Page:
If the purpose of a bachelor's degree is to prepare people for the workforce, then we have to acknowledge the truth that the real point of a college degree is not to show that you can think, but to prove to the employer that you can *obey* and *conform*. Employers don't care if you learn something in class. What they *do* care about is that you can sit in a boring lecture for two hours and give the right answers when asked.

    They actually aren't. If they were money-losers, people would want to get rid of them. If you calculate the tuition that the university gets from intro classes, and then subtract the cost to administer those classes, you'll find they they are massive money makers. The fact that they are money majors leads to some extremely dysfunctional behavior.

    If intro physics were losing money, the thing that would happen is that schools would just drop the requirement. Because they are such cash cows, the response is to try to squeeze even more money out of them by cutting costs.

    The other thing is that I've learned to respect football players, and I've also learned to respect MBA's. The thing about a university is that it *is* a business, and this remains true as long as universities accept tuition and pay employees. Education is an industry.

    Which I think is a great idea, because once you put everything online, people will wonder why you need to take the class at UCB. They are cutting their own throats here. Great!!!!

    Sure but the logical thing here is not to force people to take any courses that they don't want to, and to abolish general education requirements completely.

    One big problem here is that a lot of college students *aren't* adults. Some are. Some aren't. College is at this very awkward age between childhood and adulthood, and one of the purposes of college is to provide a semi-supervised environment where people can do seriously stupid things without much long term damage. Figuring out when to get drunk and who to sleep with is more important than anything you are likely to learn in a physics lecture.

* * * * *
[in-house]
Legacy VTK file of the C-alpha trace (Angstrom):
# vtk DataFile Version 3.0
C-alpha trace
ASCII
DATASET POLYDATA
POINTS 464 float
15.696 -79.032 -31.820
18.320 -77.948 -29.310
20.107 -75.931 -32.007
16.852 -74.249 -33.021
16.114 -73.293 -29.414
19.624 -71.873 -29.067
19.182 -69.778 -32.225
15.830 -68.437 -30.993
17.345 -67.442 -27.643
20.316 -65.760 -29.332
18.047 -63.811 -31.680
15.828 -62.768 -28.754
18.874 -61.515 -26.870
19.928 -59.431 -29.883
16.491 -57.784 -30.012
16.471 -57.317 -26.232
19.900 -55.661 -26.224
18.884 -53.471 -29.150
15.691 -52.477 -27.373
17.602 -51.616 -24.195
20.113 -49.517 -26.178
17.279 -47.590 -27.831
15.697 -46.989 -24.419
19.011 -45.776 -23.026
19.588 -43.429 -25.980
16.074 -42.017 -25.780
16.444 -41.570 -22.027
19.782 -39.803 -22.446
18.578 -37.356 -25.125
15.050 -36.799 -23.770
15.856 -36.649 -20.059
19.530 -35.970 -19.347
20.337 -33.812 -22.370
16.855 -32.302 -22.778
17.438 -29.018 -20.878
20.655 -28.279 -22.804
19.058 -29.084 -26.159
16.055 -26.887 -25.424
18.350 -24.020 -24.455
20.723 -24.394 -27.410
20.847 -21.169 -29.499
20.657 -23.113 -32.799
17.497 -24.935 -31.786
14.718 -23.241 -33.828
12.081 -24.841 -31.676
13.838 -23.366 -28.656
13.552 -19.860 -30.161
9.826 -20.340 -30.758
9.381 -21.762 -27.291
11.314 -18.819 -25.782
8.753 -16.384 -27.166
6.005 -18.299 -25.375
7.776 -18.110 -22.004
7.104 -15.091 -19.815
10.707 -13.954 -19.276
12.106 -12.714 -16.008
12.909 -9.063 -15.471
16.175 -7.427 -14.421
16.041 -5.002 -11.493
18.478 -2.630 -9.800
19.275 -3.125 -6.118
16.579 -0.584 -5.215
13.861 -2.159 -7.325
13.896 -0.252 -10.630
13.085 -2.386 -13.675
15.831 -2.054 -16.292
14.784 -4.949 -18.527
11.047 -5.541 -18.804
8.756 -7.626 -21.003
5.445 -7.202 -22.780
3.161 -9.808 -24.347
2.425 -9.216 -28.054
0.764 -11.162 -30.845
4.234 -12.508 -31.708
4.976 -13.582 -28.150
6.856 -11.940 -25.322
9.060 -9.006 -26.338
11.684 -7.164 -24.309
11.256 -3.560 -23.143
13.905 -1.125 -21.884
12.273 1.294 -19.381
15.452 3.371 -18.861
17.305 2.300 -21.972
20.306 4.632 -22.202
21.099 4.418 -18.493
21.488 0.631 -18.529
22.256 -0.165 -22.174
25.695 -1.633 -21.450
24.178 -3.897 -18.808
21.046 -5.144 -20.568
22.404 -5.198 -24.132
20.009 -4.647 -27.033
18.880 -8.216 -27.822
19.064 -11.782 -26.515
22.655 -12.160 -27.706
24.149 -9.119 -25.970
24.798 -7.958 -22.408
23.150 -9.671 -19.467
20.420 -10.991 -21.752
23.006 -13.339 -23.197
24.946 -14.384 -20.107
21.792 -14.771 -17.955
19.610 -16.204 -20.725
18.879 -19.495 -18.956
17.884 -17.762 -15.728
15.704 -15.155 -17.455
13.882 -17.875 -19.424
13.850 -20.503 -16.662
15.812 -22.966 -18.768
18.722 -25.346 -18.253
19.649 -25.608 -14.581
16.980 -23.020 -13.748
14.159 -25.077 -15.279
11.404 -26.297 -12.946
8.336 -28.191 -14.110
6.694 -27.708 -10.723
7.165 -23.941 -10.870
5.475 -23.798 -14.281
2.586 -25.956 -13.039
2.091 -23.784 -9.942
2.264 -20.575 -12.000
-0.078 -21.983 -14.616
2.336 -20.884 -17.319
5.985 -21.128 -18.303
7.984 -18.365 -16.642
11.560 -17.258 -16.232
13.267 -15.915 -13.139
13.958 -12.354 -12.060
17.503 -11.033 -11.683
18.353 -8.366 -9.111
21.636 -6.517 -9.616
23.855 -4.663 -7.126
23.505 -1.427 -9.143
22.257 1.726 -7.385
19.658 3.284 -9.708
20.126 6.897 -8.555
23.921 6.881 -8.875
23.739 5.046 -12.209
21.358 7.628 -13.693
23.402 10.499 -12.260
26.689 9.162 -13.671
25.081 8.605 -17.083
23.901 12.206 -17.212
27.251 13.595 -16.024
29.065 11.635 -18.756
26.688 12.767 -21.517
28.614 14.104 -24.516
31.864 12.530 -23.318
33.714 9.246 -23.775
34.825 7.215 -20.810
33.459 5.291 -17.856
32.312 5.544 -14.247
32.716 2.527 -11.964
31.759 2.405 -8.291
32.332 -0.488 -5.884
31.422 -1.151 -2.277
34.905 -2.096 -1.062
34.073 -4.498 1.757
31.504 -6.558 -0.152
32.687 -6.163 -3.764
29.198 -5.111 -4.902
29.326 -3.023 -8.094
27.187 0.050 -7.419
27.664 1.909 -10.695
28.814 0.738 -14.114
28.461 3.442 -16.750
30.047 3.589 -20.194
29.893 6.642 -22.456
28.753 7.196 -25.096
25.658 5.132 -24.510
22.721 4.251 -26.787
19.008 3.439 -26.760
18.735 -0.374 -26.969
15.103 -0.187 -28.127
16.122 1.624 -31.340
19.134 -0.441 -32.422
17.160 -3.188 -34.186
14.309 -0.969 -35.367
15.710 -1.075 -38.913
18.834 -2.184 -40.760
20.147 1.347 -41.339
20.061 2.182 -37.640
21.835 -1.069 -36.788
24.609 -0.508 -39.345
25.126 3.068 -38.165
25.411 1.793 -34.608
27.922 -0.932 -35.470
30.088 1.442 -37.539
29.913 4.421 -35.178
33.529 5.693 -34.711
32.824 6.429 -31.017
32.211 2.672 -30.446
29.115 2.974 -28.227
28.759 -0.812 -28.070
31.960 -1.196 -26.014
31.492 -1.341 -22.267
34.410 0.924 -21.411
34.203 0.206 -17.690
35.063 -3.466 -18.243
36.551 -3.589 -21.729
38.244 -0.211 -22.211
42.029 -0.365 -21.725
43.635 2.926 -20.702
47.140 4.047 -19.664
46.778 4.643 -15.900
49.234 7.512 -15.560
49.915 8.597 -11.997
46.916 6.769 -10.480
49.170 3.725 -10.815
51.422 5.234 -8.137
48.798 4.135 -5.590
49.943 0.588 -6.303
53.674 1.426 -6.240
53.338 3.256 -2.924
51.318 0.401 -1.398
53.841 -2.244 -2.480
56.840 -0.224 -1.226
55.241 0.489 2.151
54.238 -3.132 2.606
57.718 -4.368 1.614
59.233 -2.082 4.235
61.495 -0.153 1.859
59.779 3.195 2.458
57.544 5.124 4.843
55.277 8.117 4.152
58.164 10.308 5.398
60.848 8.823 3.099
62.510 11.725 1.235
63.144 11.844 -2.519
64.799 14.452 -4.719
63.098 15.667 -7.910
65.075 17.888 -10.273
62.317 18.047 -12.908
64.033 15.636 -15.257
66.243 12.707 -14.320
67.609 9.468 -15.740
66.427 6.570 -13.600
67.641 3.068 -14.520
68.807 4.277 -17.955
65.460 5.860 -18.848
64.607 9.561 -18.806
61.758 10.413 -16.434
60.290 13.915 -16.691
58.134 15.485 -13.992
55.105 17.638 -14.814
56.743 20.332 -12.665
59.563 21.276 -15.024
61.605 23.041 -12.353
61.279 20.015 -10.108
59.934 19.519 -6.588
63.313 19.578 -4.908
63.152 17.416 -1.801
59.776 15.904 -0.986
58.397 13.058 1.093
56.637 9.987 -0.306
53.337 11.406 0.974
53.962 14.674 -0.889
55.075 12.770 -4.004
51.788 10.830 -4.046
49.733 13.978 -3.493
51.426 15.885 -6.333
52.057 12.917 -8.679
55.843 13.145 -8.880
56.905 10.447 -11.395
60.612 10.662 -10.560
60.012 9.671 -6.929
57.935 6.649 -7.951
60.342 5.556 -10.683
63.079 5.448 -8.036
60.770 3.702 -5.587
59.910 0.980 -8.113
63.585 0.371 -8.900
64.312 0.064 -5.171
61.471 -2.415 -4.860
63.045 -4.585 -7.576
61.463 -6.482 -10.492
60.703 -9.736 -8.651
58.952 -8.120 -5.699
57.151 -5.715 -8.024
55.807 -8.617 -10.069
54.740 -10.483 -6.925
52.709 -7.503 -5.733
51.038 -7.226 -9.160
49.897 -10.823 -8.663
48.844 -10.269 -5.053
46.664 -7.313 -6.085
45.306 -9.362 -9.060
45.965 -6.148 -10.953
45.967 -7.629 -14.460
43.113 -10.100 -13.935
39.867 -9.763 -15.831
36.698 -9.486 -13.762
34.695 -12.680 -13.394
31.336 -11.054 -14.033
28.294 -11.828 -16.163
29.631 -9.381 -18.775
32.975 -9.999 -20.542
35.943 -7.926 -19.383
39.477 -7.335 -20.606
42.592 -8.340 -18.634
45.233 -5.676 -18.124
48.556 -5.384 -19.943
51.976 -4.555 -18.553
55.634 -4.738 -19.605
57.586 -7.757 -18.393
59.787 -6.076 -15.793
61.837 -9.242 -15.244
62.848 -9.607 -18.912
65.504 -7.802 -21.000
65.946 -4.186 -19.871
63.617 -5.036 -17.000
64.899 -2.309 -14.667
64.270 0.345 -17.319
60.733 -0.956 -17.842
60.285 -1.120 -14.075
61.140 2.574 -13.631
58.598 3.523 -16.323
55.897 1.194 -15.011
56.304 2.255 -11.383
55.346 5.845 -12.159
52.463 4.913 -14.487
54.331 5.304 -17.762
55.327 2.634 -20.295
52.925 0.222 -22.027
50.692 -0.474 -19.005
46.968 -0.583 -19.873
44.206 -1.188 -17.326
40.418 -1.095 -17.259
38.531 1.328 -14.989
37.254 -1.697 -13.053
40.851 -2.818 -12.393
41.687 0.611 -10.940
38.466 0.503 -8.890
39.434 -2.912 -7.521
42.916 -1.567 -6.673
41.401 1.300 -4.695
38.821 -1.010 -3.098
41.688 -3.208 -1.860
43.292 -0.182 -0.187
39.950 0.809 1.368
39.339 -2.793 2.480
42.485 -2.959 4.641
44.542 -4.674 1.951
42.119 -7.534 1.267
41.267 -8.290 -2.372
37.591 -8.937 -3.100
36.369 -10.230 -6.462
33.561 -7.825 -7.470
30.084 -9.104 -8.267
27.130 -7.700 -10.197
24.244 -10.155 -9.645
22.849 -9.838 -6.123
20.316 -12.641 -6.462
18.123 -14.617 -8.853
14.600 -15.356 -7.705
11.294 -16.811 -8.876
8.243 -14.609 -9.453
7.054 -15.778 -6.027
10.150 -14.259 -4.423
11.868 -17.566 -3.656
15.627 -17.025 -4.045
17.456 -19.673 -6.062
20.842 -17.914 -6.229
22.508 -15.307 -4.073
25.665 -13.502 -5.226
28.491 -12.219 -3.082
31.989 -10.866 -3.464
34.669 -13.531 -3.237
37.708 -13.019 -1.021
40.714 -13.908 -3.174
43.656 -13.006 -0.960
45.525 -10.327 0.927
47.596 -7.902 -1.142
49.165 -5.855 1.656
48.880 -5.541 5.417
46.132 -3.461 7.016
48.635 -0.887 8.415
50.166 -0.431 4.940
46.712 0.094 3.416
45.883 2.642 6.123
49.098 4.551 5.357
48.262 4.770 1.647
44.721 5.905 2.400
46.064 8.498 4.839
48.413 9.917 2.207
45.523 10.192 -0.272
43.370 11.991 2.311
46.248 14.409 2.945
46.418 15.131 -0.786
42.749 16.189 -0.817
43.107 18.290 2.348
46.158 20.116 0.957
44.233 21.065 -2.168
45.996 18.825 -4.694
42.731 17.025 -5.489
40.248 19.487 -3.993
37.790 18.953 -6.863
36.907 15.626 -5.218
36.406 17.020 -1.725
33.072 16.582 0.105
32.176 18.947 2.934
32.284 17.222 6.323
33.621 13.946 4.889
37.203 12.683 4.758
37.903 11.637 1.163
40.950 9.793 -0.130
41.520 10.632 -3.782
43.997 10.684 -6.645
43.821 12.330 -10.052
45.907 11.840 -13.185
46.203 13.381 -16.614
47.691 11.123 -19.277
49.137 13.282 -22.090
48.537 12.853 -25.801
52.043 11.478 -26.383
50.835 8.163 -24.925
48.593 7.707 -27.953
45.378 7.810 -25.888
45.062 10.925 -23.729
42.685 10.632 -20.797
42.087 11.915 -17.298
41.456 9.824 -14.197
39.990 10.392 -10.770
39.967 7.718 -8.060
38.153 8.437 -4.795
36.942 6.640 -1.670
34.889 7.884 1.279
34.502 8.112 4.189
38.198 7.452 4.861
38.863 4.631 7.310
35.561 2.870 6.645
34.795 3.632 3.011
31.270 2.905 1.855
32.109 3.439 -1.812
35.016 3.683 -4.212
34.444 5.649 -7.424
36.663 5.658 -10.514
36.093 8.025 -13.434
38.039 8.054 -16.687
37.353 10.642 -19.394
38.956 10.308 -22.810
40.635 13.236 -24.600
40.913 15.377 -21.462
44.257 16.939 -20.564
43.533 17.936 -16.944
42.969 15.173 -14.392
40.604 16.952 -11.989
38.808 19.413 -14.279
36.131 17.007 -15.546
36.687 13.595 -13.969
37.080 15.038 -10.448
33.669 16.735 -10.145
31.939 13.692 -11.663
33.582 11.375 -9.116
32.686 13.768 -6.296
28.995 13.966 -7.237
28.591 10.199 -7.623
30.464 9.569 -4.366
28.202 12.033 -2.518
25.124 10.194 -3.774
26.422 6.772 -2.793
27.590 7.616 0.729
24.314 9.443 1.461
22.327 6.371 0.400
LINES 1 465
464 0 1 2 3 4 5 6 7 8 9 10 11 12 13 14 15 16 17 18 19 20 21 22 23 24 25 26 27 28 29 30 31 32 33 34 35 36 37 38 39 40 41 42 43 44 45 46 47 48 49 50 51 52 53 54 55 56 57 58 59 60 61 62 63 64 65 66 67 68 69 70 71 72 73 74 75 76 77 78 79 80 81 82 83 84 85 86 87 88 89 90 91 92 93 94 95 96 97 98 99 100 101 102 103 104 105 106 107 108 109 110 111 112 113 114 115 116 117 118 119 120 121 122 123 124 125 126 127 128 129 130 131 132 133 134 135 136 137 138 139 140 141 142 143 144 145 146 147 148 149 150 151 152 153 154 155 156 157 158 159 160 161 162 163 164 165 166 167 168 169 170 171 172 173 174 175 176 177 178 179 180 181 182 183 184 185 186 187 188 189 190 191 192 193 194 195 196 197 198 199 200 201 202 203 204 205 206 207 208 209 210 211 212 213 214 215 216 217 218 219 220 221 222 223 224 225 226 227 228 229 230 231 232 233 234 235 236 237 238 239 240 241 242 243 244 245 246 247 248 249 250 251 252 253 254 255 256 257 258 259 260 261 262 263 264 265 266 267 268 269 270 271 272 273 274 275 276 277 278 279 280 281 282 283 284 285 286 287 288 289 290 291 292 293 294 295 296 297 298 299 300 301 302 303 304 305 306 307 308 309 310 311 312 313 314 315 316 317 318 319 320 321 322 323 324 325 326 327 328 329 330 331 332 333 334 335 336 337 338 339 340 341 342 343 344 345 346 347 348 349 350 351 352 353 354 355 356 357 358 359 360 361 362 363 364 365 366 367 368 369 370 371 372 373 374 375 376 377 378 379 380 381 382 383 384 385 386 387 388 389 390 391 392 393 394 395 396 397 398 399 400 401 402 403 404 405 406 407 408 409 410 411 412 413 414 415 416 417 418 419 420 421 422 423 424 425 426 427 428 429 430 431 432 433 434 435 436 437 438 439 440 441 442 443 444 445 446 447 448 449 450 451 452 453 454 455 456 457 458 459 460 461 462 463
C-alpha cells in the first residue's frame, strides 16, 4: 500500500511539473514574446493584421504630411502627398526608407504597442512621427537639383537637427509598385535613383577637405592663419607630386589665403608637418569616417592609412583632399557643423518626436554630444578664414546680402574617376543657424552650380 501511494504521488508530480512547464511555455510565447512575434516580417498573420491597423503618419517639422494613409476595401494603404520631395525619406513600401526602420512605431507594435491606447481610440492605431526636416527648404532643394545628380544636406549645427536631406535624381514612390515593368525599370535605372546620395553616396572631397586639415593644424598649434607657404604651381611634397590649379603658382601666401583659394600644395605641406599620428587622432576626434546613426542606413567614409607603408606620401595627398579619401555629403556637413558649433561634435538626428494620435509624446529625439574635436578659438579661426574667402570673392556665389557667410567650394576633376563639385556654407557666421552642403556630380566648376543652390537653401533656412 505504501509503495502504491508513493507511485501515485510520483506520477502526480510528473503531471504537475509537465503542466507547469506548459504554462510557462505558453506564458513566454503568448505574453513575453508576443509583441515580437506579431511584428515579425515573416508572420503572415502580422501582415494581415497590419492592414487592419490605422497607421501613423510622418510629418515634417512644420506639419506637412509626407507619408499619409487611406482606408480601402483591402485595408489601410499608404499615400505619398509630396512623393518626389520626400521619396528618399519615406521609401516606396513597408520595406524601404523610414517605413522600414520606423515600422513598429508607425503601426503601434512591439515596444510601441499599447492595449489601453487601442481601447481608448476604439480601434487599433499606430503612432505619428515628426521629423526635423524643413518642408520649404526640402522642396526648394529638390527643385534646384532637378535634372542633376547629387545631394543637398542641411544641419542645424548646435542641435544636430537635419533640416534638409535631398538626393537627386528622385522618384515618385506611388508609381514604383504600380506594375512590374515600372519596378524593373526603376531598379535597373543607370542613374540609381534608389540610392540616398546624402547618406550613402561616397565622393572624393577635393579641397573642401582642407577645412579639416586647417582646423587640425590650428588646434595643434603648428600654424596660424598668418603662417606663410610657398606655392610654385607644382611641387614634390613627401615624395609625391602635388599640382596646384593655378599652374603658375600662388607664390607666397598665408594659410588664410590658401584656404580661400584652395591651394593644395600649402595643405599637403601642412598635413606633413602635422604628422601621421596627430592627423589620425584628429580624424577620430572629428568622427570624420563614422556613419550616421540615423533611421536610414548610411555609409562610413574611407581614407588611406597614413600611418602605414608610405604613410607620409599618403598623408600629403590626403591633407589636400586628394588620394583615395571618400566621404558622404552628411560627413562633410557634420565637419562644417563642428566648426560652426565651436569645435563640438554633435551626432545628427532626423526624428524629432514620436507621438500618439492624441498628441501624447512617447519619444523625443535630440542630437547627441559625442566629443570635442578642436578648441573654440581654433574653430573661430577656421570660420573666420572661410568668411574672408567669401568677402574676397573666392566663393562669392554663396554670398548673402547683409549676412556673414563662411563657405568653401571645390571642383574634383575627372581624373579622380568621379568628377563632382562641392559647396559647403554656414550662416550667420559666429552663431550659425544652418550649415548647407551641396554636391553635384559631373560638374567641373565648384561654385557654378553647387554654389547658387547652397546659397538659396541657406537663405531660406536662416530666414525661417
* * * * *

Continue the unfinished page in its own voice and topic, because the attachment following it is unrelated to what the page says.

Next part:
If you teach physics to a group of people whose median age is 45, you get a very, very different social dynamic than if you teach physics to a group of people whose median age is 20. Part of the difference is that if I'm dealing with a 20 year-old, I probably do feel qualified to lecture them about poor work habits. This just isn't going to happen if I'm talking to a 55 year-old.

    Maybe, but we really have to have a good discussion of what the bachelor's degree *really* signifies.
     
  25. May 17, 2010 #24

    lisab

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    Re: "Tuning" Physcs curriculum?

    This is the crux of the matter.

    Before a process can be altered, one needs to know, What is the product of the process? Is the process supposed to make cogs, or independent and/or unorthodox thinkers?
     
  26. May 17, 2010 #25

    Andy Resnick

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    Re: "Tuning" Physcs curriculum?

    I can assure you they are- are you forgetting the labs? There is an *immense* level of effort required to operate our introductory classes. We want them totally full, *year round*, to minimize the costs of running the courses.